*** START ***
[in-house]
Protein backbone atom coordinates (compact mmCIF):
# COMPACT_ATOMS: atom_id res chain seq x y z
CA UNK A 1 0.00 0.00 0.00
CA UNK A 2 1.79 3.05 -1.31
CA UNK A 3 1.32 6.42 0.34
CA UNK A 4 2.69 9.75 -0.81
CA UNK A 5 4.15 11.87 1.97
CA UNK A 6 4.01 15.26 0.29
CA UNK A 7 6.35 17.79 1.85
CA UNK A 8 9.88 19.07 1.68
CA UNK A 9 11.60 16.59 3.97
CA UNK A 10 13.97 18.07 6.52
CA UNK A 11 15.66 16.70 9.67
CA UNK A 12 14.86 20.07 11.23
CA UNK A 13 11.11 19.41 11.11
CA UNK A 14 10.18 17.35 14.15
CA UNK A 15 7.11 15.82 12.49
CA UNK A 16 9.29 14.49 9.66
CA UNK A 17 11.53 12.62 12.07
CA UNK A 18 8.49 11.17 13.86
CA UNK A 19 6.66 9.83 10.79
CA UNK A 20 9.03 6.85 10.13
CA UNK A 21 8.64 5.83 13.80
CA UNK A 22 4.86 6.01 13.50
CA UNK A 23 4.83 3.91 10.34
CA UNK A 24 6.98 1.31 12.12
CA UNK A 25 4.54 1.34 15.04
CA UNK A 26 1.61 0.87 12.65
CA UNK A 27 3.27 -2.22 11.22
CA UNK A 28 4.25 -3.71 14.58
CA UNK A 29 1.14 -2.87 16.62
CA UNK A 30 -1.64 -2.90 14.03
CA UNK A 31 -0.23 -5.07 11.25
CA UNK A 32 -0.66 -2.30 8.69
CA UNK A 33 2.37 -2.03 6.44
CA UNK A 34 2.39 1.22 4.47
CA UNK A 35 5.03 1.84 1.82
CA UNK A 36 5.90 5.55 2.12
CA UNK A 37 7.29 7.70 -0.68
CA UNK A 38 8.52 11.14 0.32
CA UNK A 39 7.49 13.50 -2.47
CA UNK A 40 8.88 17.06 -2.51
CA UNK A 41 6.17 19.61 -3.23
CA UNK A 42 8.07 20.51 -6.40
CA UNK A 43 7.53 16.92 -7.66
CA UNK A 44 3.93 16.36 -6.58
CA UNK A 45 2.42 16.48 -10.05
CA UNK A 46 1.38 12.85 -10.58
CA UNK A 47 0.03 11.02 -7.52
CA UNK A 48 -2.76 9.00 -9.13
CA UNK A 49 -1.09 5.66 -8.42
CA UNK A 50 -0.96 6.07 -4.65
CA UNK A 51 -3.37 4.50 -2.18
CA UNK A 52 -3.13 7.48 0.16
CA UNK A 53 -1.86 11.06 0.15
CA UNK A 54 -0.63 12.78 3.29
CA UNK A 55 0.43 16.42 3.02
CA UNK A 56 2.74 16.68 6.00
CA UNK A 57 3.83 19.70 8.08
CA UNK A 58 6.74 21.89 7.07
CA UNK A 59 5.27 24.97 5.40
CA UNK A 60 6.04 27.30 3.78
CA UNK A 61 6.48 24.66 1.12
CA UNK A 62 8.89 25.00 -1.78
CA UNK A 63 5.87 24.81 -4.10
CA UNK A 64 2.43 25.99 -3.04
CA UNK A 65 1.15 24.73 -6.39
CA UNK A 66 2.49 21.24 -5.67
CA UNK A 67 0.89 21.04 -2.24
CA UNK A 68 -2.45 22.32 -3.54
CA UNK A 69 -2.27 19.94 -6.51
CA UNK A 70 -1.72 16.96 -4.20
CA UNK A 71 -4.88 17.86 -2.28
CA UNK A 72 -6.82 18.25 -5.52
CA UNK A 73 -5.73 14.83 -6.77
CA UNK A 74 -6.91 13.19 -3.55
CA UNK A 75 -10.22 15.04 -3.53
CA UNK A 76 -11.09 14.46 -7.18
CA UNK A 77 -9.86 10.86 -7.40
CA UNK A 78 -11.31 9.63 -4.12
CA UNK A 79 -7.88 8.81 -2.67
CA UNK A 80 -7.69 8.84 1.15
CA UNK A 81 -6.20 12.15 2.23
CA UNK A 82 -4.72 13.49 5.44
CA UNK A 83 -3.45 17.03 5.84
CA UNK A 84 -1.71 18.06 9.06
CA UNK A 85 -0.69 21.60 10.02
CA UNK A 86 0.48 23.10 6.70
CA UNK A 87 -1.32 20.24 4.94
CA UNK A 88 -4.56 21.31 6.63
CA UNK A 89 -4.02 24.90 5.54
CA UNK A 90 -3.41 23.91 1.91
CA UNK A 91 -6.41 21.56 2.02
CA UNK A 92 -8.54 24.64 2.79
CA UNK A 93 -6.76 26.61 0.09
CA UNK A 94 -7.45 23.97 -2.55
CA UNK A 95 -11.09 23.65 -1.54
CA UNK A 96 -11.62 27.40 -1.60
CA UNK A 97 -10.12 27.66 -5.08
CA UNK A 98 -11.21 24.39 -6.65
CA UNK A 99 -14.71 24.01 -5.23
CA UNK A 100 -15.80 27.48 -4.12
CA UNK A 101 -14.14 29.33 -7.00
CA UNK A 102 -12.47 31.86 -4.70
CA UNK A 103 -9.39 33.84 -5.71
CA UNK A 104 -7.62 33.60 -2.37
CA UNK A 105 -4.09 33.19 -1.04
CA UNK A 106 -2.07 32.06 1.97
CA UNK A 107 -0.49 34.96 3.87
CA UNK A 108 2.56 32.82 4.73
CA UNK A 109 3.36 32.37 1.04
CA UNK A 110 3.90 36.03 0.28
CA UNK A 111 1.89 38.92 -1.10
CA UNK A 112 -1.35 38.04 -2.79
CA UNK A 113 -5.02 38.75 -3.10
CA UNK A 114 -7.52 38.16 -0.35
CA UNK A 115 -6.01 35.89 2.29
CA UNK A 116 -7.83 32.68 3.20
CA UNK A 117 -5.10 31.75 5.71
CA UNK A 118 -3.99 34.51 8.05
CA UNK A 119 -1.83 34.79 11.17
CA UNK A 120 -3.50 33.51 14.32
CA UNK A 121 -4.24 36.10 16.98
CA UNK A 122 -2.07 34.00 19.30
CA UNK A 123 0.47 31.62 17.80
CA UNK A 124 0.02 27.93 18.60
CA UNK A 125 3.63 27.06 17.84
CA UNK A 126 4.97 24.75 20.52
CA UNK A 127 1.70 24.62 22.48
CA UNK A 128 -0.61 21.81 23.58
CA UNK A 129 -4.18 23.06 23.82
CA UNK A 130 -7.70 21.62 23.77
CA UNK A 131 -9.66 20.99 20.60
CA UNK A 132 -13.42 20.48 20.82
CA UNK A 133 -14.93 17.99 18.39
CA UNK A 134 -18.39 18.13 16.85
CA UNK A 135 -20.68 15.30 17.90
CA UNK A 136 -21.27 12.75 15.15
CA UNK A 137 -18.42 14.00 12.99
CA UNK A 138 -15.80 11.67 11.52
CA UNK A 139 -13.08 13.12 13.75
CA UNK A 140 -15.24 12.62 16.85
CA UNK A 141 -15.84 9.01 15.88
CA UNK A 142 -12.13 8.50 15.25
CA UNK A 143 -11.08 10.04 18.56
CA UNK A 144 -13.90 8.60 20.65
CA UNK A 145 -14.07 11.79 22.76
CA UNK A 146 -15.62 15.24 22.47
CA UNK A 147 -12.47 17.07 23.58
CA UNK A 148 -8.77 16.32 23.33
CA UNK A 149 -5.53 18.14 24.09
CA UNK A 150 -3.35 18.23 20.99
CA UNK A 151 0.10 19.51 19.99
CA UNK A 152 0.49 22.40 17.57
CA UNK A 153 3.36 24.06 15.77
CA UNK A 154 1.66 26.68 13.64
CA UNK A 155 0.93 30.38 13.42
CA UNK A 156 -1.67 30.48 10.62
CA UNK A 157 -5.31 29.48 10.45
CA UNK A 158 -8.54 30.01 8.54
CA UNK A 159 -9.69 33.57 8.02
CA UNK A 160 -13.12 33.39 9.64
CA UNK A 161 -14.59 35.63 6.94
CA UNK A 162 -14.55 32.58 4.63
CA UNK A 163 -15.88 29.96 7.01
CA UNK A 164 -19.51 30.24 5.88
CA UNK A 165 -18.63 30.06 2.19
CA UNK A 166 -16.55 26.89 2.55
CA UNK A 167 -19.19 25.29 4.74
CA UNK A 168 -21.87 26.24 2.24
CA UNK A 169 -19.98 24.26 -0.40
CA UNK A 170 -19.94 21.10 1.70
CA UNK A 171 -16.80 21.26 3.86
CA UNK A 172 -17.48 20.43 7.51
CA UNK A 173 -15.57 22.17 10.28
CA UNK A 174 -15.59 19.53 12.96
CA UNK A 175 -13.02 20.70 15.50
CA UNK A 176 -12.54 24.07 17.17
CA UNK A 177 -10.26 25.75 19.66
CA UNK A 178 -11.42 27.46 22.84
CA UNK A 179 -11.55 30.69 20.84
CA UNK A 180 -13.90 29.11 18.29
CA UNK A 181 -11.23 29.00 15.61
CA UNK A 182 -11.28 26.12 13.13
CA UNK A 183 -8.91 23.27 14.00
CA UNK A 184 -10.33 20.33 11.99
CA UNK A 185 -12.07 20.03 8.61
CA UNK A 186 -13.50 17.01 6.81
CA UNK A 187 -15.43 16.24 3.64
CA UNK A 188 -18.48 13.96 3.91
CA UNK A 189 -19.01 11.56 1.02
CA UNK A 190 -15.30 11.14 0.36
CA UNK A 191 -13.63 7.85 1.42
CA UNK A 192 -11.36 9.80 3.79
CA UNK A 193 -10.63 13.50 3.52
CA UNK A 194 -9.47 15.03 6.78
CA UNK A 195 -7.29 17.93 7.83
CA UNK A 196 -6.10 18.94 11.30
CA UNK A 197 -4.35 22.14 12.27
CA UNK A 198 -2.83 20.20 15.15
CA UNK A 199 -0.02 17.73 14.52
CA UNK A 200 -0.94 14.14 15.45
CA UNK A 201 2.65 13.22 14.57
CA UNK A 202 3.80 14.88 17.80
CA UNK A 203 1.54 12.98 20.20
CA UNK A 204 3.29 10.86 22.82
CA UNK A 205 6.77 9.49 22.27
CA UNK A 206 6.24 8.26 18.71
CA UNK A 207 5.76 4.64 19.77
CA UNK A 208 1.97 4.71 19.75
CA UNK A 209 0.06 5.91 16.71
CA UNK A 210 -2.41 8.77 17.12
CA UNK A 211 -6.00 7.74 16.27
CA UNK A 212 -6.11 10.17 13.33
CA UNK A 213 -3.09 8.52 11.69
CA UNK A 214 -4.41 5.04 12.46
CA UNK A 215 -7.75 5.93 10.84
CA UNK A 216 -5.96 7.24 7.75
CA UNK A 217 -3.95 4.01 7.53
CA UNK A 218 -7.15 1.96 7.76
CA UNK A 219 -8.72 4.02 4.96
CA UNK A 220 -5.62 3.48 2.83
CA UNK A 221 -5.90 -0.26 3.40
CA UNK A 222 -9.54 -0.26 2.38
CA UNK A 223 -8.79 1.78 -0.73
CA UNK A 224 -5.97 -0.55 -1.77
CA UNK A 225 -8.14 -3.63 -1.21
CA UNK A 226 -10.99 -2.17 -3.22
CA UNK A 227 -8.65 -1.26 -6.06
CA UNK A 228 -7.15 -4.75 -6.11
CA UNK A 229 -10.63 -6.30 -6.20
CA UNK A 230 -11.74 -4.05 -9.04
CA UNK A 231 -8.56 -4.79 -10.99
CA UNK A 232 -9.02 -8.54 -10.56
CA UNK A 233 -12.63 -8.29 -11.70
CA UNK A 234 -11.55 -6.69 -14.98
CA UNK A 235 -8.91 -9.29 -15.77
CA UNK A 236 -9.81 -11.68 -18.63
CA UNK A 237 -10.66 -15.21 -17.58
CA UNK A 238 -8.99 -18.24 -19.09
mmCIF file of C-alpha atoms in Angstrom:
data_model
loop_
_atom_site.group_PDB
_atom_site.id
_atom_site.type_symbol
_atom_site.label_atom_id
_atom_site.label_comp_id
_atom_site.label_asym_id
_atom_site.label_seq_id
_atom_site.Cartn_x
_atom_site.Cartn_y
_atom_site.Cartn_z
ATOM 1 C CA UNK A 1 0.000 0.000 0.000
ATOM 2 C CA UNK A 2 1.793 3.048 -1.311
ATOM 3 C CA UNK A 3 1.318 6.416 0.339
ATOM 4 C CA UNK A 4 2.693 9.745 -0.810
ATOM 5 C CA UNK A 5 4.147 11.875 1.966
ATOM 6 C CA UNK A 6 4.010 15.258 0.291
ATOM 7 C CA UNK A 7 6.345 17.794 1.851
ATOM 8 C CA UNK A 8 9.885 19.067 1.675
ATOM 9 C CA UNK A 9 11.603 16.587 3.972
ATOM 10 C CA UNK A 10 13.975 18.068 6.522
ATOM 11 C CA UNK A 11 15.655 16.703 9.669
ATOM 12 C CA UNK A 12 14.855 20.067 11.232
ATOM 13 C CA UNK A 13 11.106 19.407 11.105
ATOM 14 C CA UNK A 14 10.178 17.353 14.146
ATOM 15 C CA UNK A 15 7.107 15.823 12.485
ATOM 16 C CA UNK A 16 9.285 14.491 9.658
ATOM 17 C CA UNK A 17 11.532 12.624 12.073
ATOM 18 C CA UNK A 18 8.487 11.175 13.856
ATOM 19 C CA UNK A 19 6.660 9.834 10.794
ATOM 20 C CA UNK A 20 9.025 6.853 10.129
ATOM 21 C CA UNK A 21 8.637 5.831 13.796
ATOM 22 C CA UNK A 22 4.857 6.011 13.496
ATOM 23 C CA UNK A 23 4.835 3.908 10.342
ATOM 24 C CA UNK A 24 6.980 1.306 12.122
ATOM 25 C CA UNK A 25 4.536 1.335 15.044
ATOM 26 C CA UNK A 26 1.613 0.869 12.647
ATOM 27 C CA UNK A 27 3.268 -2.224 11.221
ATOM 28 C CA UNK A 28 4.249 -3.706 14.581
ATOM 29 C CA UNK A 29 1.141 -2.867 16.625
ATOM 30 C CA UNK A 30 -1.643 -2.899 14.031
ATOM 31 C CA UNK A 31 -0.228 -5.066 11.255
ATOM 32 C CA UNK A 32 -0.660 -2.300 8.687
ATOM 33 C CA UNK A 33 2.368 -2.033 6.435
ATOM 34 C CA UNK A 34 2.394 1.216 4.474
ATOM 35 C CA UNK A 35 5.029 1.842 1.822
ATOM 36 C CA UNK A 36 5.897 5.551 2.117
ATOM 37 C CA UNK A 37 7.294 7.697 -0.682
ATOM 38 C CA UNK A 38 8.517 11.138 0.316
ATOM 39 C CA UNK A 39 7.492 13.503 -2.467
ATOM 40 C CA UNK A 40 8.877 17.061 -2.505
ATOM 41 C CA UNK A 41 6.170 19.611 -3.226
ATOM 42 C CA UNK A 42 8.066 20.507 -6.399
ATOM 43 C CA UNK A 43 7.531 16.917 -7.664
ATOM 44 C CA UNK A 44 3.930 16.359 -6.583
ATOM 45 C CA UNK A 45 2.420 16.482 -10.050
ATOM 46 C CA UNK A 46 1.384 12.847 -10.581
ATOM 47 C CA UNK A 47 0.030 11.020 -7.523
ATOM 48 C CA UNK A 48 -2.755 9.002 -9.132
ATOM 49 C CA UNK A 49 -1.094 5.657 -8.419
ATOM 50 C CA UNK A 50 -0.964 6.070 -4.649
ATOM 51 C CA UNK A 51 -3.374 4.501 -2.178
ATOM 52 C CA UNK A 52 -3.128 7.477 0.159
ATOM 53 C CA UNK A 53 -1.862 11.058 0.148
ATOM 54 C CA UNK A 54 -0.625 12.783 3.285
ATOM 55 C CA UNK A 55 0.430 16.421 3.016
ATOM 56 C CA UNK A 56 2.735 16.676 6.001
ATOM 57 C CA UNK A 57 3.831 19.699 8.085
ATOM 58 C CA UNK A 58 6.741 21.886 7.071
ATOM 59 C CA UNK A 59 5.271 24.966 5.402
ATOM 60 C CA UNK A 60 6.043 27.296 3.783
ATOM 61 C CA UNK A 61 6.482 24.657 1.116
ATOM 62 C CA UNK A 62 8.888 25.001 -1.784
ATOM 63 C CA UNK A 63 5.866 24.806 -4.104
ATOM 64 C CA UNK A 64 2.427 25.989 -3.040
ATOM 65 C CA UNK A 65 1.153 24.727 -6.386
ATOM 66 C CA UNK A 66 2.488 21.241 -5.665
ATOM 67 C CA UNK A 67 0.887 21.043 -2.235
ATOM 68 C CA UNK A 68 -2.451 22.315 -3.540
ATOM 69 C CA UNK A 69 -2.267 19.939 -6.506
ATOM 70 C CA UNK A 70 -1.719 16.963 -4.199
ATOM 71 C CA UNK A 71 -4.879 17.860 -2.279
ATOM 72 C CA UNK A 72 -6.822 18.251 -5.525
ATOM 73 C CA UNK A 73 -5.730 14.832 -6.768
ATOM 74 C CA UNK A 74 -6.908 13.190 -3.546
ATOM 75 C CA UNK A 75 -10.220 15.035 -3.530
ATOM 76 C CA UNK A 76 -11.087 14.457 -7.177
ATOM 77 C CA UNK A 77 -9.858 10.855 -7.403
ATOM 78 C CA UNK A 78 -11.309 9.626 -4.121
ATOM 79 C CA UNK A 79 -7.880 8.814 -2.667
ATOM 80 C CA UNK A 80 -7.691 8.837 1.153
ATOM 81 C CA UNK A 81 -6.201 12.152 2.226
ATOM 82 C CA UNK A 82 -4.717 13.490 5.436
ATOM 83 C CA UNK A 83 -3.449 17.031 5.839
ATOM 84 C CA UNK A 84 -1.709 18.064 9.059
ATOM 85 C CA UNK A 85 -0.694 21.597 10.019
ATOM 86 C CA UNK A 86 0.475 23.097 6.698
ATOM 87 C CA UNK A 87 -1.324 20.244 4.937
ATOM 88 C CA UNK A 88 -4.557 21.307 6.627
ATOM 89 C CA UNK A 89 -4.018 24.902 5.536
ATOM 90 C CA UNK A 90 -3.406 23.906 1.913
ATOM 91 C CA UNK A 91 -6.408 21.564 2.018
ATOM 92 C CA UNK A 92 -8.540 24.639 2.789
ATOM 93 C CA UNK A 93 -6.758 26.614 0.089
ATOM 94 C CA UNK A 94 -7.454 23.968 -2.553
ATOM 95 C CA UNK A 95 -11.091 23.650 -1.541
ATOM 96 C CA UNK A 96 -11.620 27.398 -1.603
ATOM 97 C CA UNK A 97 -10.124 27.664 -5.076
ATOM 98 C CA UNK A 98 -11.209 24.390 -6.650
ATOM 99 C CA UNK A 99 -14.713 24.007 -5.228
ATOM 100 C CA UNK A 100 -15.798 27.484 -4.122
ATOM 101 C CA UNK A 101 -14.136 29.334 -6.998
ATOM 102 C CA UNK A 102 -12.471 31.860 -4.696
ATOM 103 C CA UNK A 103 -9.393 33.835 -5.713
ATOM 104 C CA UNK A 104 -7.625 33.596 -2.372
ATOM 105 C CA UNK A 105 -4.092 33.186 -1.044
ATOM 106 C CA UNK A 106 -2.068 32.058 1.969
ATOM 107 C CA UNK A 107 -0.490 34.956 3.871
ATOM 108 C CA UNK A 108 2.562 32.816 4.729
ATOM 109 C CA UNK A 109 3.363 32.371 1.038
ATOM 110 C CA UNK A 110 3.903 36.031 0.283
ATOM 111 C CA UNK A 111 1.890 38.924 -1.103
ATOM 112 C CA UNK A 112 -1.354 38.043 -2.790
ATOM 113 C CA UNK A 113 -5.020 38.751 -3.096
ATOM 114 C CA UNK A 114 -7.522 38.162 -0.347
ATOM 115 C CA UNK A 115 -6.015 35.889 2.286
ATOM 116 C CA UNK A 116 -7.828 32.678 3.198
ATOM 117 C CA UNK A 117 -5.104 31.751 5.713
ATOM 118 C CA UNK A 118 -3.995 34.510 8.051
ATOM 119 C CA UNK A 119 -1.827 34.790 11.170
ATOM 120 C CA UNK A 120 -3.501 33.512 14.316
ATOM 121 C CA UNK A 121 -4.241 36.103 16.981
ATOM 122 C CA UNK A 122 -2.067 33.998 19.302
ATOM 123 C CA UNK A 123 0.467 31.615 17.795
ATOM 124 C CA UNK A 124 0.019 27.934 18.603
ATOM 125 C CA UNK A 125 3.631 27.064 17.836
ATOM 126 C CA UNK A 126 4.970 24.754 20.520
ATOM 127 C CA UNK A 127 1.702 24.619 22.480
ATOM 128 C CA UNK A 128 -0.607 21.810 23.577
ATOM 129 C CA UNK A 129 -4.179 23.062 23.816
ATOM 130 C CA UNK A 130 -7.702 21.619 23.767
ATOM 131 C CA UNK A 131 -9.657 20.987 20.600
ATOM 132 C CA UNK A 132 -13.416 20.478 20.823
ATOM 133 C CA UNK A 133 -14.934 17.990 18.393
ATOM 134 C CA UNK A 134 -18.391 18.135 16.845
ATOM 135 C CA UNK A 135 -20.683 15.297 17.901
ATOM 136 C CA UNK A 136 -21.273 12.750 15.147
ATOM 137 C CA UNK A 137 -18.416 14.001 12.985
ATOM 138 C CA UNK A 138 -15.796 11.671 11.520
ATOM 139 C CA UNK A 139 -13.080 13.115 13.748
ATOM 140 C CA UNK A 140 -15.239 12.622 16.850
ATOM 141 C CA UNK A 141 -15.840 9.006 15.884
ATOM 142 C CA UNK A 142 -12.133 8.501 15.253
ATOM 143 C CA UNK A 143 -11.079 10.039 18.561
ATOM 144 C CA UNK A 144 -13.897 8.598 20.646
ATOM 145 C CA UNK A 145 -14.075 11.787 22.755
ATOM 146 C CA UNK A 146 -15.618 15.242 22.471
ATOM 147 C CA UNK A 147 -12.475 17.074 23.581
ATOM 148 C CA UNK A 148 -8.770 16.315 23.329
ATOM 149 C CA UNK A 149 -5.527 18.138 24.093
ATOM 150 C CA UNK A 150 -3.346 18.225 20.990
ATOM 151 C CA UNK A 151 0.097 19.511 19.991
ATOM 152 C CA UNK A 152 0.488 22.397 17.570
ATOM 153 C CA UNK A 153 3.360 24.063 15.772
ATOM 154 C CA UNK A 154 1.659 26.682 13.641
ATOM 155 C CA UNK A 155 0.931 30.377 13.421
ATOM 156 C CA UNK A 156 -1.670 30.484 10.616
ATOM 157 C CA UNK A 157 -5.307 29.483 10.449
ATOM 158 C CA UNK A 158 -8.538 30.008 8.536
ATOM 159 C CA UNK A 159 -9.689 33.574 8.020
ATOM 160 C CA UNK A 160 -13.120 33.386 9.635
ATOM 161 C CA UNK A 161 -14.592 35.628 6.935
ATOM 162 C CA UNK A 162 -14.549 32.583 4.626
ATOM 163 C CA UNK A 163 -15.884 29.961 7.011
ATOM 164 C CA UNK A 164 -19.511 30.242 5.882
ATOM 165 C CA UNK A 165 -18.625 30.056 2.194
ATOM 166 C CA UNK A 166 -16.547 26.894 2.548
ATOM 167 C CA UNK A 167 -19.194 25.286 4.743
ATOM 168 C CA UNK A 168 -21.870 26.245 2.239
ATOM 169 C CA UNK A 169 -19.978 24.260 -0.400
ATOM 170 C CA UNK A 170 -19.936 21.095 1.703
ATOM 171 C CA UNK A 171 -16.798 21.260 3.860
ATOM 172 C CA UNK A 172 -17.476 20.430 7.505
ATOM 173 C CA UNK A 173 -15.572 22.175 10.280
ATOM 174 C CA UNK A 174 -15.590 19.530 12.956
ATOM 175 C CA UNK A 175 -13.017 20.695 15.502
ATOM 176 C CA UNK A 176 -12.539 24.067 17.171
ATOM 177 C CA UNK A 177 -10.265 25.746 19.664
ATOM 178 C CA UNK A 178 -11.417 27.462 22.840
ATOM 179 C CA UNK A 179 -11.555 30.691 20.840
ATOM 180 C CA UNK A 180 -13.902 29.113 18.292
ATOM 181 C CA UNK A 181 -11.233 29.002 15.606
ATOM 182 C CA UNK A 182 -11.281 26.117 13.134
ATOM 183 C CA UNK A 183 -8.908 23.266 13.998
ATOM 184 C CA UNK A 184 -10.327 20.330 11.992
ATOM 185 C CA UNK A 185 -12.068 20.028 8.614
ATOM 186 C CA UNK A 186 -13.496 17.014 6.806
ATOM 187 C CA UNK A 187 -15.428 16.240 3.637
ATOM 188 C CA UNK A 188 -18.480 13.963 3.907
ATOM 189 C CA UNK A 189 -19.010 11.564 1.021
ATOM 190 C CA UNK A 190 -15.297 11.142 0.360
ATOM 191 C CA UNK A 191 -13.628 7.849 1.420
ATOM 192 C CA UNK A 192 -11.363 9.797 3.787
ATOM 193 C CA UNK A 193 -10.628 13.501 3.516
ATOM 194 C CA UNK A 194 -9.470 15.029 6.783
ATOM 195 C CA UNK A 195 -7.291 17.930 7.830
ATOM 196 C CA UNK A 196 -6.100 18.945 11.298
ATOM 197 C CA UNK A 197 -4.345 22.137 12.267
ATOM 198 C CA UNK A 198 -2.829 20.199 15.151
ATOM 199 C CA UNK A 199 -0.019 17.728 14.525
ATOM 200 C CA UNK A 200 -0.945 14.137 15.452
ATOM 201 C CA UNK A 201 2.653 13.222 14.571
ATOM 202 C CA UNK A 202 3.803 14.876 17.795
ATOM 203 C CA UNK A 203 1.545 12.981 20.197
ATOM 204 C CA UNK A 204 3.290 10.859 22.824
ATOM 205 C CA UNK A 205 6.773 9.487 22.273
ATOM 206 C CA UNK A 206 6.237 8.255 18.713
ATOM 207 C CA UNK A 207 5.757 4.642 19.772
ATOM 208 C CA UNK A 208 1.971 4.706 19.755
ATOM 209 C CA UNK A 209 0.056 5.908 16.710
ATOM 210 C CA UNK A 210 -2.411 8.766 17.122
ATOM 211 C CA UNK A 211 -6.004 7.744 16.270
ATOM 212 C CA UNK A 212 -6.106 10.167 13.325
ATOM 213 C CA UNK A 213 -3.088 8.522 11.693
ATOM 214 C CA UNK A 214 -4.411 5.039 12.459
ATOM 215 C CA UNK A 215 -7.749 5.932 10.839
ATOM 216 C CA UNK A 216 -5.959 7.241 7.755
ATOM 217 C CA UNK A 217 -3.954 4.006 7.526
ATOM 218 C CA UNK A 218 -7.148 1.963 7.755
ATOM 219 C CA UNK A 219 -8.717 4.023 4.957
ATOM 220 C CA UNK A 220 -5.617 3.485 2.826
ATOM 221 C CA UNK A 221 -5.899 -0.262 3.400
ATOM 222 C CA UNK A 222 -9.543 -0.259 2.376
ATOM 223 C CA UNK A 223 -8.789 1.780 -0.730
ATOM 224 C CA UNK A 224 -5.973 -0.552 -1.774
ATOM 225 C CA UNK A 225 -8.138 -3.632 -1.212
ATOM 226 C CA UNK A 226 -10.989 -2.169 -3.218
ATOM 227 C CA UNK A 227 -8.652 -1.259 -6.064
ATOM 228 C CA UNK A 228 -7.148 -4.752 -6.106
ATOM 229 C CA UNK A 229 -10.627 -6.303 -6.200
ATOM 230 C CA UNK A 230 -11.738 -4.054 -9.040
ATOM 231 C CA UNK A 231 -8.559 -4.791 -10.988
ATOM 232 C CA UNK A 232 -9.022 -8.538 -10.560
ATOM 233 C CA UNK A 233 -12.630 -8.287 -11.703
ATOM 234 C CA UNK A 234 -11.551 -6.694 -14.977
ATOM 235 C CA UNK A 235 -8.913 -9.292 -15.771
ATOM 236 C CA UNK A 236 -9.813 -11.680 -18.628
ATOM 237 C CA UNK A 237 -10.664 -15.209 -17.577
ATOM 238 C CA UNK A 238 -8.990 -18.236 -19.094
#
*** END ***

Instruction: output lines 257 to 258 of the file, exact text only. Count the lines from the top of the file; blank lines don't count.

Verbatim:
ATOM 3 C CA UNK A 3 1.318 6.416 0.339
ATOM 4 C CA UNK A 4 2.693 9.745 -0.810